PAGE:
The Raspberry Pi is here!
If you have no idea what I’m talking about, here’s the official website.
Still no clue? It’s a little computer (and I mean little — it’s about the size of a credit card) that costs approximately £16 and is capable of outputting 1080p video via HDMI. David “I Made Elite, No Not the Call of Duty thing” Braben was involved in its development and has been a vocal spokesperson in the run-up to its release, but the device itself is the brainchild of one Eben Upton, a former lecturer at Cambridge University.
You’re probably thinking that £16 is pretty cheap for a fully-functional computer, and that there must be some sort of catch. Well, it’s not a “catch” as such, but don’t expect to be playing The Old Republic on this little beast. Boasting 128MB or 256MB of RAM and a 700MHz ARM processor similar to that found in a low-end smartphone, it’s not going to set the world alight with its performance, but that really isn’t the point of it.
Instead, Upton, Braben and the other industry luminaries who have worked on the project are hoping that the device will inspire a quiet revolution in computer science teaching. Due to the system’s low cost, it will be a simple matter for schools to outfit themselves with a veritable arsenal of Raspberry Pis, allowing large numbers of kids the opportunity to get hands-on time with a real computer and learn some useful skills.
This is a hot-button issue in the UK at the moment, as the Livingstone-Hope Next Gen Skills report published last year found that computer science teaching in the UK was, to put it politely, somewhat lacking. The National Curriculum prescribes that children should be equipped with certain information and communication technology skills by the end of their school career, but the goals are distinctly unambitious and, more to the point, have not exactly moved with the times. There’s a strong focus on Microsoft Office and little else — no exploration of web design, website administration, database management, programming, and certainly very little in the way of creative design work such as Photoshop.
Part of this is a cost issue, of course — even at educational pricing, Photoshop is still pretty frickin’ expensive — but that doesn’t diminish the fact that kids aren’t leaving school with the computer skills that they’d need to find jobs in the tech industries. They’re maybe leaving with enough knowledge to allow them to fulfil a secretarial role, but that’s about it. They certainly wouldn’t be building a website, looking after a CRM or even inputting data into a CMS. Any knowledge of social networking and blogging is done on their own time — and all credit to the kids of today, they take to it like a duck to water.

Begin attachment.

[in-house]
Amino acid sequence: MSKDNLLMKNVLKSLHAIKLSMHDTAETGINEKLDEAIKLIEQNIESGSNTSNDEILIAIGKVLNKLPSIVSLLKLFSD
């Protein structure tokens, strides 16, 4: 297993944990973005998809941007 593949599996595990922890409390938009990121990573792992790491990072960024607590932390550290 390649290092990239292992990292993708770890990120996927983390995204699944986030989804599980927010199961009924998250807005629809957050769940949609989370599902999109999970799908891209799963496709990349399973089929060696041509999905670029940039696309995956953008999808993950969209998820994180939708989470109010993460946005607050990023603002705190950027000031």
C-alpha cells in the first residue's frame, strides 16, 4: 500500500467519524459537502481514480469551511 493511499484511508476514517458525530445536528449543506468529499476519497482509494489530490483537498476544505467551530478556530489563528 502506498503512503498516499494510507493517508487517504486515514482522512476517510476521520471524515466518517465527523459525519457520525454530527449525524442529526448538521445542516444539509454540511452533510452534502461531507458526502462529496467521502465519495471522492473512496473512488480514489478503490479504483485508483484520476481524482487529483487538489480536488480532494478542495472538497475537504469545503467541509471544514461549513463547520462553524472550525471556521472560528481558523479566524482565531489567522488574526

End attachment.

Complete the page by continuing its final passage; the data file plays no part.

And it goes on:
What the Raspberry Pi team hopes to achieve with the little computer that could is to provide kids with a piece of kit that is built for tinkering with. Many pieces of consumer electronics in the home these days are locked down tightly to prevent modification and experimentation — in the case of games consoles, users are even punished for unauthorised system modifications in many cases. There’s also a high barrier for entry to development in many cases — expensive software packages, development kits, membership in “developer programmes” all build up costs to a level unfeasible for the hobbyist to contemplate, especially if they’re not sure whether or not they’ll be able to develop the skills necessary to enjoy success.
The Raspberry Pi, running on Fedora Linux and designed to be expandable with all manner of external hardware, is a low-cost step that will allow a much greater number of people access to some truly open hardware with which they can experiment, tinker and learn all manner of exciting things. And even if they find that their brain is completely incapable of wrapping itself around complex computer-related concepts, they’re only out of pocket by £16 when all’s said and done. (Plus the cost of monitor, keyboard and other bits and bobs, but that’s beside the point.)
Hopefully the Raspberry Pi will convince schools to throw out the abject tedium of the National Curriculum’s ICT programme and start exploring more relevant, exciting topics surrounding computing. It might also convince schools to hire ICT teachers who actually know something about computers, rather than treating it as a second-class subject to be handled by teachers of completely unrelated disciplines as a means of filling up some of their free periods. What a brave new world that would be.
Will it be a success? Impossible to say at this juncture, as the simple existence of the product doesn’t necessarily mean that there will be buy-in from the people who it is aimed at. But we’ll see.
To find out more, check out the official site. You’ll be able to order one for yourself at the end of this month, and educational packages including additional equipment, documentation and all manner of other goodies are on track for a September-ish release from the sounds of things.